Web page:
The relationship between regulation and risk is an interesting one, for surely there should be one. Yet there has been little discussion to date on the subject other than articulation of a desire not to repeat previous systems of scoring councils which gained little public traction. Accordingly I would like to offer some simple thoughts which might help to take this discussion forward.
First, if there is to be some form of self generated regulation by local government, it should have regard to the varying levels of risk which pertain to different services in different places. At present, as a result of central government perceptions of public risk, Ofsted and the Care Quality Council have responsibility for inspection of services at the local level. It is likely that even if this could be devolved to local government some form of detailed inspection would be needed to give assurance that personal services to the most vulnerable would meet particular standards. However at the other extreme of place-based universal service, the public might well function as its own inspector, provided it knows what to expect.
For all services, there need to be simple criteria which set out what public expectations of local government should be, covering the range from local leadership to delivery and allowing people to determine whether they are in receipt of an acceptable level of service when balanced with the level of local taxation or other income generation.
Finally, I believe that we have leapt too easily to thoughts of self regulation or policing, where perhaps there might be more mileage in a framework which is based on sector-led accreditation, reflecting changes elsewhere. This would lead to a far more open, less prescriptive form of regulation. In the following diagram I have set out four types of regulation based on an alternative mindset which the sector might adopt:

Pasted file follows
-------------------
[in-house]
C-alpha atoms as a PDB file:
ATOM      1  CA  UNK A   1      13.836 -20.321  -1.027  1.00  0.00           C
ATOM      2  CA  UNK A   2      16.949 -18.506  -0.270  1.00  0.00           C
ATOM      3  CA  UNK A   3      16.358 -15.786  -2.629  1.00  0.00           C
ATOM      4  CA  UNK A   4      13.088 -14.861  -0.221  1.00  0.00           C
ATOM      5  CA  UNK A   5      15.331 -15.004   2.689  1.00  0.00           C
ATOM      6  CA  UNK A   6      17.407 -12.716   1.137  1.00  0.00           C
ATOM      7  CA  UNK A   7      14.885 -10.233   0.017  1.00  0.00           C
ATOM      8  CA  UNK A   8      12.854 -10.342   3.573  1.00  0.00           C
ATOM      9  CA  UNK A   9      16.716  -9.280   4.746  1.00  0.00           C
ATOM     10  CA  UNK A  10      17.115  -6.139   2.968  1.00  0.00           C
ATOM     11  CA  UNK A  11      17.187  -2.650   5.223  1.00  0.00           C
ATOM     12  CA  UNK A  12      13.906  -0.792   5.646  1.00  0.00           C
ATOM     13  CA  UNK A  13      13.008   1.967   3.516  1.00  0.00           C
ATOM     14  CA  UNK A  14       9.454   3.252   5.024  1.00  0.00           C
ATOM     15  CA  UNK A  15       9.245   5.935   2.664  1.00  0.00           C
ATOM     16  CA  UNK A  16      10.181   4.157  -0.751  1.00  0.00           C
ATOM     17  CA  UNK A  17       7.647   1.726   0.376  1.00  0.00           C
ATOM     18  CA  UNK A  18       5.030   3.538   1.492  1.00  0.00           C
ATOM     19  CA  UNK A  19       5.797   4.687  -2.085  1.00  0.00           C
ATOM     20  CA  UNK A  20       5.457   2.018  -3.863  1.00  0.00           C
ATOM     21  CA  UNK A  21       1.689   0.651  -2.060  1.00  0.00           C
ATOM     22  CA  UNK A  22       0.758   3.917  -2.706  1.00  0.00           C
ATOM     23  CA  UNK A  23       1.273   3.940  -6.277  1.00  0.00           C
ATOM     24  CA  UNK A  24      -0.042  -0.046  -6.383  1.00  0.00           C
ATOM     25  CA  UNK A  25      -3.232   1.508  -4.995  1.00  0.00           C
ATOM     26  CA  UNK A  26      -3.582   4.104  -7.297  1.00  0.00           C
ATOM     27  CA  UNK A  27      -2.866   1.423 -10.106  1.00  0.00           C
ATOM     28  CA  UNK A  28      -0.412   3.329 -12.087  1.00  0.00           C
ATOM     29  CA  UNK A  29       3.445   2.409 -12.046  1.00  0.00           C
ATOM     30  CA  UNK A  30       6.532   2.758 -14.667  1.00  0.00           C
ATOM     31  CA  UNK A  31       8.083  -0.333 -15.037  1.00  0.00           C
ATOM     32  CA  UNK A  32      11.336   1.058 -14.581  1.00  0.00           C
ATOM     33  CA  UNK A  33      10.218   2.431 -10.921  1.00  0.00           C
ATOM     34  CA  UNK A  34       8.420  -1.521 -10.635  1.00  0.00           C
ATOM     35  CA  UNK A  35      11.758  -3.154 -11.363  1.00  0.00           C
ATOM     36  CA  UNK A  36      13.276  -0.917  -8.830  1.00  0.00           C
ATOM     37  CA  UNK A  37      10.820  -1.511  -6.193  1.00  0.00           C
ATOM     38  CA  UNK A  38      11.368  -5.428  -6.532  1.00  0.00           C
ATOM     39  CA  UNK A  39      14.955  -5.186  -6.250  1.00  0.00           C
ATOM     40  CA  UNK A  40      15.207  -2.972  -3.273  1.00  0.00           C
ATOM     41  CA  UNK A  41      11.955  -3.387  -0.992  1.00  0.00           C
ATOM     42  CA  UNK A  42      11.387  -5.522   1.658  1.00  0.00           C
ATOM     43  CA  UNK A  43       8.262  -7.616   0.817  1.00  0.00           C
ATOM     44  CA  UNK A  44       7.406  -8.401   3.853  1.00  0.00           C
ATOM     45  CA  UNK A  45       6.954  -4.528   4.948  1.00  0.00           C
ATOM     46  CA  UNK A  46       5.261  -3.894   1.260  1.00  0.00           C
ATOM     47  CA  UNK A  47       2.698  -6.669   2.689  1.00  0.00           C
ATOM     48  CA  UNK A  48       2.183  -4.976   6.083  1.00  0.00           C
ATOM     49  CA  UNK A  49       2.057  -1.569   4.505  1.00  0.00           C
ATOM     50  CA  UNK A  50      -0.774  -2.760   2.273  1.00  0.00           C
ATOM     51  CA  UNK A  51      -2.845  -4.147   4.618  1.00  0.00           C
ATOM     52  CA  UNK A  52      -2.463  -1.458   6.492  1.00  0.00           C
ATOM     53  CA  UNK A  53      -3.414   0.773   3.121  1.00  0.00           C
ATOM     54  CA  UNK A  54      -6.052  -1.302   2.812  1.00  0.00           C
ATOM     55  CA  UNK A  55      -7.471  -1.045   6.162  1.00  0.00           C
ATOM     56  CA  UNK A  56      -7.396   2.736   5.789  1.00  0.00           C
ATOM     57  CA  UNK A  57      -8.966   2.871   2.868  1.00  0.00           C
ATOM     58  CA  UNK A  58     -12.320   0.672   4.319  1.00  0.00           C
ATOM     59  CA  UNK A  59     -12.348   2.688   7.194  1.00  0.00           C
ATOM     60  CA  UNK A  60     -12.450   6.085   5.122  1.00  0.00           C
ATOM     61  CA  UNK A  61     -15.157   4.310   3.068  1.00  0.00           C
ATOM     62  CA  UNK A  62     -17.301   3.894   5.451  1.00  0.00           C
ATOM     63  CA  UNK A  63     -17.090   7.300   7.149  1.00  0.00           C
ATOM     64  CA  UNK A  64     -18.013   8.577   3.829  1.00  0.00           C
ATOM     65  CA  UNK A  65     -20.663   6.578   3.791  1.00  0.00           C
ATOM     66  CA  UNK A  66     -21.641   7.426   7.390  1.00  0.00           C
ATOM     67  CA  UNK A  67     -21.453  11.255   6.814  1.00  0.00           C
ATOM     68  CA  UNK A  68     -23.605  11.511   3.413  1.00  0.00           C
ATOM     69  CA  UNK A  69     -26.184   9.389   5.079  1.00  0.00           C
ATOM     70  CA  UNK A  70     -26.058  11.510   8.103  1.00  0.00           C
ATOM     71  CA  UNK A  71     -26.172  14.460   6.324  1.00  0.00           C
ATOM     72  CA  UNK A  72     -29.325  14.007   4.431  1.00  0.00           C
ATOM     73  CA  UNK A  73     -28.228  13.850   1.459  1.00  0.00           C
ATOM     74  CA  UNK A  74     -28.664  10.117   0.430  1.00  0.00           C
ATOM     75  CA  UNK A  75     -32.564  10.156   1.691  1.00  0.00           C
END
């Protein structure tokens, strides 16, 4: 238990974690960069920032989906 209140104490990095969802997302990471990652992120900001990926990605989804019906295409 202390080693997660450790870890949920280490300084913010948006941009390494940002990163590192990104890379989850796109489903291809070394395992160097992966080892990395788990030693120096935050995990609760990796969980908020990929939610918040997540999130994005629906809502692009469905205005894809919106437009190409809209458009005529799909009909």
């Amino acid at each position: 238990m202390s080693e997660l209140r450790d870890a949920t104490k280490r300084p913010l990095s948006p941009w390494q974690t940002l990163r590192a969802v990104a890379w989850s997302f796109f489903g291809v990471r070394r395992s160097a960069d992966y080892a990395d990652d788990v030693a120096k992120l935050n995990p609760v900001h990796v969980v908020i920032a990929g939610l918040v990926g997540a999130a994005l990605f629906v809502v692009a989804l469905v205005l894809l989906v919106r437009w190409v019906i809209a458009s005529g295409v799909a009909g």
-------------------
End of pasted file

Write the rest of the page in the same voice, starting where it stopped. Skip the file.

Such an accreditation framework would require a public statement of expectations of the sector by the sector and involve local government and its agencies in signing up to minimum standards by which to be judged rather than submitting to external inspection or policing. To provide further assurance there would be some expectation of risk-based inspection similar to current external regulation of the highest risk areas such as childrens services and adult social care, and there would need to be some form of clear separation of an accreditation function.
However, overall this could provide a framework which is fleet of foot and which could extend to, say, Bronze, Silver and Gold accreditations of different services when councils sign up to deliver them to levels above the basic expected standards. This would also enable an element of community choice and balance and also help to drive up standards differentially depending on the choices made.
Until recently the LGA’s work on sector self-regulation has been understandably dormant, given the level of change that the organisation has undergone. However with a new team coming into place I hope that debates within the sector might widen to include forward looking forms of sector-led improvement and assurance along the lines described here.